My 2003 bright red outdated Webster’s dictionary explains that to pray is “to implore, or ask for earnestly”.  Unfortunately, there was no five-steps-to-prayer or an instructions manual tucked in the dictionary.  My narrow definition of prayer was that I must be: kneeling with a bowed head, eyes closed, mind cleared, facial expression as close to angelic as possible, and hands gracefully clasping my official license-to-pray card, just in case I got questioned by the prayer patrol.

Richard Rohr tells me “God and truth never just fall into your lap, but are given as gifts only to those who want them” (Yes and….., 14).  I have been set back by my perceptions of how prayer should go.  In the Bible when God communicates, obviously with Her adoring humans, there is often a big show,- an awesome weather system, clouds, rainbows, creatures, doves and ravens, bringing good news or good food.  After having read these clear instances of God communicating with people, complete with surround sound and weather systems, I confess I wished for ridiculously obvious communications from God, too.
“Hey Susan, you are on the right path.”  “Are you sure you want to take your brother’s cookie?”  “This too shall pass.”
Or when I say, “God I have no idea what to do here”, a booming genderless voice hollers “Take this exit!  It’s the best choice.”  As a brilliant light comes out of nowhere illuminating the most appropriate path for my journey.  (Note obvious weather system.)
There have been many times when I have asked for answers.  For hope.  For clarity.  For wisdom, and felt like I must have had a bad connection.  Maybe I was out of range.  Or fantastic weather shows were only reserved for the holiest of holy,- and certainly not my unsure self with a heart full of questions.  Did I have the wrong number for God, or did I miss the memo on how to correctly communicate with the Divine?  Does She screen her calls or text later if she is busy?
Before I gave into a terrible case of poor-me’s, feeling forgotten, I thought perhaps my investigation was too small and perhaps, I wasn’t asking the right questions.  After meditating on the story of Pentecost and how people were speaking many different languages, (but could understand each other perfectly), I decided I had been too narrow-minded, to assume God would only communicate in one way.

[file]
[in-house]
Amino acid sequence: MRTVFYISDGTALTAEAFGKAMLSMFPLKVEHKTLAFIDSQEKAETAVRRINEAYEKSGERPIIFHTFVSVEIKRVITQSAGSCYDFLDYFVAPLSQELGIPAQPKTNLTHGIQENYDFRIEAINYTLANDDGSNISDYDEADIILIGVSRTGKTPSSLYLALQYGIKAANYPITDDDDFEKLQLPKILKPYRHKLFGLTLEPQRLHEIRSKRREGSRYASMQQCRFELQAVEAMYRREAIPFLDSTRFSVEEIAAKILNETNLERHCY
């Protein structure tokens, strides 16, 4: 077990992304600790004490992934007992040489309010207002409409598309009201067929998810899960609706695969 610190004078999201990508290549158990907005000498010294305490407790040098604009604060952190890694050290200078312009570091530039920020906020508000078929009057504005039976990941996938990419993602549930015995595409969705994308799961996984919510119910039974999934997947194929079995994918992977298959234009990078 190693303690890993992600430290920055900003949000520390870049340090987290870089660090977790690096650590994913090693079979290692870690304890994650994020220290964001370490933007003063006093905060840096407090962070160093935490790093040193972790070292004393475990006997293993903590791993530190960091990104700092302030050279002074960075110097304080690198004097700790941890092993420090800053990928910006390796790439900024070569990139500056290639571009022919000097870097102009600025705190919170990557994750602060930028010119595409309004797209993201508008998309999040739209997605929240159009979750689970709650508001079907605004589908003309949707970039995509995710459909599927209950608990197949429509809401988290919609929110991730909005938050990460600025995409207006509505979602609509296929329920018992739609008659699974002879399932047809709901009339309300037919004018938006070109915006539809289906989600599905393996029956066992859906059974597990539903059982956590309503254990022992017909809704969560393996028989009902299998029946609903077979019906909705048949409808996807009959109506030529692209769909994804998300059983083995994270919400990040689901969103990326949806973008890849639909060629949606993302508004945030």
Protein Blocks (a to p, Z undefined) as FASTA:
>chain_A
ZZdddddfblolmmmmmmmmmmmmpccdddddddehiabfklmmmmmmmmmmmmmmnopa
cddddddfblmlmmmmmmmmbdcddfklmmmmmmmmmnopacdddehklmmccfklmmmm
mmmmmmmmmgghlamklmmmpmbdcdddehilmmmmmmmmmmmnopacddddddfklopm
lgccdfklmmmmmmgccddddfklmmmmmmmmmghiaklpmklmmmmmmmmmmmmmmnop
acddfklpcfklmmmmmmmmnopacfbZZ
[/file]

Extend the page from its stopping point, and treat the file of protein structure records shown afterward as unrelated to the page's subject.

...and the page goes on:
So I thought - what is my first language?  I tell friends that since I am neither proficient or sufficient in English, that it is my second language.  They get all excited about the concept of my being bi-lingual and I get all embarrassed about not having mastered the only language I know.  I stumble with words like a klutz in a china shop, and find I get frustrated when people use their words to speak over, exclude or diminish others.  My first language, the one that comes most naturally, is one that is more non-verbal.  It is the language of metaphor, intuition and mystery.
Pondering this thought I realized with great relief that God had been communicating with me the whole time.  Only, in my first language.  I had been under the false impression, She was leaving my calls unanswered.
When I pray, I often get answers in dreams, nature or from the people around me.  Very often my answers are found like gifts in subtle places, throughout the day.  Seeing a blue heron fly overhead, right at the moment when my hope was teetering, or hearing a song that carries a phrase I needed so very much to hear.  Or observing the freedom of my 5-year-old niece flying around the living room singing “Let it go”, reminding me I need to stop being so serious.  God has always been communicating.  I was the one who was out of range, making it more complicated than it ever needed to be. 

I’m grateful for my outdated dictionary because it asked me to think about what my definition of prayer was,- its limited definition a prelude to my own clarity.  It is not just earnestly asking for, it is also deep acknowledgement of, the awesomeness that is around us.  Gratitude is my favorite form of prayer.
Like noticing how the trees just sprouted blossoms and shade, around the circle that unites our school buildings.  Or how the Irises stand tall with their lean green legs and purple crests buttressing the outside of Quigg Sanctuary in joyful solidarity.
Take a moment from our self- important places to look around, remember the wonder, take notice of the beauty and take part in the world.

As we move into a moment of silence I ask you to think about what prayer means to you.  What language do you use to communicate with the Divine?  Do you express your gratitude through prayer?  Where are the places that you consider most sacred?

Wednesday, May 21, 2014

On Being Vessels of Light in this World

Earlham School of Religion Geraldine Leatherock Professor of Quaker Studies Stephen W. Angell delivered this address as part of ESR's Baccalaureate Service on May 9, 2014.